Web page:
For some time I have been working on a tiny, Forth like language called SIMPL (serially interpreted minimal programming language). Whilst it’s origins are from Ward Cunningham’s “Txtzyme” – and originally written for Arduino, and Teensy,
I have bitten the bullet and started to port it into MSP430 assembly language for speed ad compactness. The reasons for this is that the MSP430 is a good 16 bit mcu, low power and now in variants that offer lots of non-volatile FRAM – plus it’s not such a difficult processor to get to grips with the assembly language (unlike the more complex ARMs) – and as such, it makes a good first choice of affordable 16 bit processor for learning about the mechanics of Forth.
My aspirations lie in creating a minimal tokenised interpreted language – where the words or tokens are single ascii characters. This removes a lot of the more complex aspects of Forth, such as dictionary searches, and it also makes a very mnemonic rich language – in that I can choose what symbols I use for the various stack operations – so I use ” for DUP, $ for SWAP, % for OVER and ‘ for DROP.
Whilst to some in the Forth community this may appear heretical, it makes sense to the way my brain is wired. More conventionally I have &, |, ^ and ~ for AND OR XOR and INVERT for logic operations and the usual +, -, * and / for the maths operators.
Inspired by Ting’s eForth and its minimal word set, I can get most of the primitives into the 32 punctuation symbols, leaving the capital letters for user words, and the lower case for other system words – that are constructed from primitives – for example h to set a port high and l to set it low, m for millisecond delay, u for microsecond delay.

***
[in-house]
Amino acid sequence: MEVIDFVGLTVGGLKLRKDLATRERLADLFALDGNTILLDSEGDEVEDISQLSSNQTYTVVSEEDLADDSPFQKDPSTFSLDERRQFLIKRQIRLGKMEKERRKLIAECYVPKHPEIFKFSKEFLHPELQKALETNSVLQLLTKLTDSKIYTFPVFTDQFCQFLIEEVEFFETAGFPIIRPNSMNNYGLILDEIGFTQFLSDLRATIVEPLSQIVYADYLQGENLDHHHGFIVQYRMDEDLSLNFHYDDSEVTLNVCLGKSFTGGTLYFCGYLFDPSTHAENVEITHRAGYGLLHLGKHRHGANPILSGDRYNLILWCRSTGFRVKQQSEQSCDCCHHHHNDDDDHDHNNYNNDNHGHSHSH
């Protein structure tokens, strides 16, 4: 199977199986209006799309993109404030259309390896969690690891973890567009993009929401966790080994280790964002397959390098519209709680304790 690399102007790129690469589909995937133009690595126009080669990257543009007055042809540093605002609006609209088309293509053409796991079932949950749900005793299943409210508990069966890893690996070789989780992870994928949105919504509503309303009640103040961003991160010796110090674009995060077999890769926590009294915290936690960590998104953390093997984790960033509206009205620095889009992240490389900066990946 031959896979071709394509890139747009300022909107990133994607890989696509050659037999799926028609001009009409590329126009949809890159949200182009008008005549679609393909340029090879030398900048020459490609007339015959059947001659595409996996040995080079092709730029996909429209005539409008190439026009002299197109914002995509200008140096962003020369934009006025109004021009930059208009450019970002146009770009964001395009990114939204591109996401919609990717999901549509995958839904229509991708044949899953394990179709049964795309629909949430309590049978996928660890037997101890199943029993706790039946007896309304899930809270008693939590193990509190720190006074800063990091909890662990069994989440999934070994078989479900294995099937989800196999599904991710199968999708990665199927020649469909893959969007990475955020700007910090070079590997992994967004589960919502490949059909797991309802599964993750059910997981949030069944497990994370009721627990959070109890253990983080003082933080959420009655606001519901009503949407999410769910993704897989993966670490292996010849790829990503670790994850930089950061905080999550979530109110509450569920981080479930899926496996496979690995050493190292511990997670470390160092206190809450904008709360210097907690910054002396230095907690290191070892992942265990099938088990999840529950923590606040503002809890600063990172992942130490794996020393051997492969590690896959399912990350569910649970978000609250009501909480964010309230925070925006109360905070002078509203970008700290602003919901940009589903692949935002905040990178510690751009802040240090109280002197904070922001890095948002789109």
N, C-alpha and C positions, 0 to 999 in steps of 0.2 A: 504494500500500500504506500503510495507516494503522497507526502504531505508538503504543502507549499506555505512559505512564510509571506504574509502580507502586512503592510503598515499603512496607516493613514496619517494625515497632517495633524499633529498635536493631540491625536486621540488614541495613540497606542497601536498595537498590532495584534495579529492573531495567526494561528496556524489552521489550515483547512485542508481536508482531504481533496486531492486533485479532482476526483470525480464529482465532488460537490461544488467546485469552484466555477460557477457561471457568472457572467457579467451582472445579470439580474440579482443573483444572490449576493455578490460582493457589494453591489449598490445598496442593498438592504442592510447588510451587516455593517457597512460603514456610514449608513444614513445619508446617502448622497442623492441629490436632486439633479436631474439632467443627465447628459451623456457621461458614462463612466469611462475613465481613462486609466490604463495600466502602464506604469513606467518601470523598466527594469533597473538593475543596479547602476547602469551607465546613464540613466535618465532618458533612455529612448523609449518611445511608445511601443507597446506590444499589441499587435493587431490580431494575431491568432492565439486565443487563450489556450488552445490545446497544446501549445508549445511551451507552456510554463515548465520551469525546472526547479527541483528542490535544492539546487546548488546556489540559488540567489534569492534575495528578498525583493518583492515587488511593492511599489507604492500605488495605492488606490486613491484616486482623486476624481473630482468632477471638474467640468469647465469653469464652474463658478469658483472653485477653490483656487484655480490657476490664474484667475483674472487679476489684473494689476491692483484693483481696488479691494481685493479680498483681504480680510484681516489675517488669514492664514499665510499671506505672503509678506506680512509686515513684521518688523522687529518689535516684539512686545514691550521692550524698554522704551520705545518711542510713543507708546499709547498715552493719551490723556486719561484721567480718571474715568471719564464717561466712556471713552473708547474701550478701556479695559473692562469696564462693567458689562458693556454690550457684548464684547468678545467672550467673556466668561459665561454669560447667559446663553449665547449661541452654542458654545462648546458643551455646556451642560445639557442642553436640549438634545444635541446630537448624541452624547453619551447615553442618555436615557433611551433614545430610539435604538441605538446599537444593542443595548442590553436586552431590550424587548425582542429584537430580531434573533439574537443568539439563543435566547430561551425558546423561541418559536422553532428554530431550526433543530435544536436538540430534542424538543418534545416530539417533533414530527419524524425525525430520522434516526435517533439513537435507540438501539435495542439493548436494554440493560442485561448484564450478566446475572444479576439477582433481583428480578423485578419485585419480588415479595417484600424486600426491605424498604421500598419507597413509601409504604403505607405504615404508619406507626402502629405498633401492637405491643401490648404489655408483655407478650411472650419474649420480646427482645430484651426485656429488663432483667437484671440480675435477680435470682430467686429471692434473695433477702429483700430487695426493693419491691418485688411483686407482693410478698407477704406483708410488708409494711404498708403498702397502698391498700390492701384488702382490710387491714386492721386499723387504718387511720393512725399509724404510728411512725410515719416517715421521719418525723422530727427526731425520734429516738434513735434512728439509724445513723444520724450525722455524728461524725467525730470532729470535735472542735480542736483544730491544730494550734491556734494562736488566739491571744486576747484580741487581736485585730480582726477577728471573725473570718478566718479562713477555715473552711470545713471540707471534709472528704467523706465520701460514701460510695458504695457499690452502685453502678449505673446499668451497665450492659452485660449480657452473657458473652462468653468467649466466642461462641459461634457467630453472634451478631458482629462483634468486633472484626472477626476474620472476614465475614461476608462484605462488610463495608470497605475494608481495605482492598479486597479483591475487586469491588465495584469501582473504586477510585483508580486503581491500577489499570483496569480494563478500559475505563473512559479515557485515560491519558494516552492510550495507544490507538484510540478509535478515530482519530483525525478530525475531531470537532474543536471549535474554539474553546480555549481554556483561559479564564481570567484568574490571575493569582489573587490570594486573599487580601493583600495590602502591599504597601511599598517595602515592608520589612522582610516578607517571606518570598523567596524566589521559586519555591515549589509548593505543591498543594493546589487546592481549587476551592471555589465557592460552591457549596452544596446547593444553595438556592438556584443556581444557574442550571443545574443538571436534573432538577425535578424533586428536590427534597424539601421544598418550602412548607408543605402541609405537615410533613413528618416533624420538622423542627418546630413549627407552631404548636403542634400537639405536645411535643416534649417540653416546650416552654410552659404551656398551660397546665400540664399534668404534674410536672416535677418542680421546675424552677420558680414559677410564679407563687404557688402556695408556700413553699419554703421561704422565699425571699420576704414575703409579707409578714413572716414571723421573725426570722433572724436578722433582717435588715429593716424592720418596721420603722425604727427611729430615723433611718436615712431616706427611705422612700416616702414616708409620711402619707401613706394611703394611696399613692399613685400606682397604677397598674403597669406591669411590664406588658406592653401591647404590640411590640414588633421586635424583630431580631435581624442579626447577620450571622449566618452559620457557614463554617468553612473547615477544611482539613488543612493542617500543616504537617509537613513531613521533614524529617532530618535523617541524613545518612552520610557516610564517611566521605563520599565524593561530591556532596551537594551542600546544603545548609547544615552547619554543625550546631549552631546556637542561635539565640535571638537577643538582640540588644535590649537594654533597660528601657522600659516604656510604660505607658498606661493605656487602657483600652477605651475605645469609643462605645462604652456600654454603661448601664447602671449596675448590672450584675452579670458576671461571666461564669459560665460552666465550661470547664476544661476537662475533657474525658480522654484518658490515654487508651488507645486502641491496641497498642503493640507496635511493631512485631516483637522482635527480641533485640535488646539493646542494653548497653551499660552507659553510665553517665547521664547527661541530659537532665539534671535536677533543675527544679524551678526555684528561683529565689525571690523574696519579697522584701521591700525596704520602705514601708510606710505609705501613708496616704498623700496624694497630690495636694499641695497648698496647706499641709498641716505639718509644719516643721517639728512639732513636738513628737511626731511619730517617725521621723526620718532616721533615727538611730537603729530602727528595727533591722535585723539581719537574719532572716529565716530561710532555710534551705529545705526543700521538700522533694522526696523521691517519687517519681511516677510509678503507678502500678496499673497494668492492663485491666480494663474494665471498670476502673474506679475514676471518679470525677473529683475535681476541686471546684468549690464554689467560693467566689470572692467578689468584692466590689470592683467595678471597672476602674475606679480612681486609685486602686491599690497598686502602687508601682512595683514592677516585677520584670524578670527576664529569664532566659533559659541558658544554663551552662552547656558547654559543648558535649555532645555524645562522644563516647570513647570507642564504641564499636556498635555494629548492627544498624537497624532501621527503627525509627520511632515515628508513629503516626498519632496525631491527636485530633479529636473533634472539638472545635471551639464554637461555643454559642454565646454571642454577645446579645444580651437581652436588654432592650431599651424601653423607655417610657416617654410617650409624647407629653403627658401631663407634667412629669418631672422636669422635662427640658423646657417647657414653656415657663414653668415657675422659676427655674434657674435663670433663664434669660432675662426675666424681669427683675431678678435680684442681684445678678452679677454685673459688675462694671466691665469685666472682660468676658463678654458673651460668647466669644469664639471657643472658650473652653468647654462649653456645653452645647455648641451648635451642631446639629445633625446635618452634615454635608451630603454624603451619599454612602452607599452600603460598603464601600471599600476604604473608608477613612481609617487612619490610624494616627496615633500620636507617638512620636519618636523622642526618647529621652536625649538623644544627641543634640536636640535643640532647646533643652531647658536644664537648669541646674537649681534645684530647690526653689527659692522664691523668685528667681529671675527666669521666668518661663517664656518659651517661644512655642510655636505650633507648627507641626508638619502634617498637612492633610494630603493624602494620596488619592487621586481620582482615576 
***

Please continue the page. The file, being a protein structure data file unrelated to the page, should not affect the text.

The language is evolving on a daily basis and I can now do basic maths and logic operations and some of the stack manipulations – yet the whole kernel (so far) with UART support is just 582 bytes long – which roughly translates into about 500 lines of code. I have posted the code so far up on Github Gist here
This is very much a work in progress – but it’s my way of learning how these obscure languages work, and good fun to tinker with. You just need a Launchpad with a MSP430G2553 – but with a little fiddling with the UART routines it will run on virtually any MSP430. What’s it good for, you may ask. Well I see it as a lingua franca to allow widely different machines to communicate with each other efficiently at a low level – but still human readable. I also see it as being ported easily to a specialist Forth processor – and being used for controlling NC machines and 3D printers, and also rendering any common file format – such as Gerber or G-code that uses a mix of single letter characters and numbers to represent machine control instructions. The MSP430 is only the start of the project, hopefully leading onto custom stack processors that execute forth primitives directly.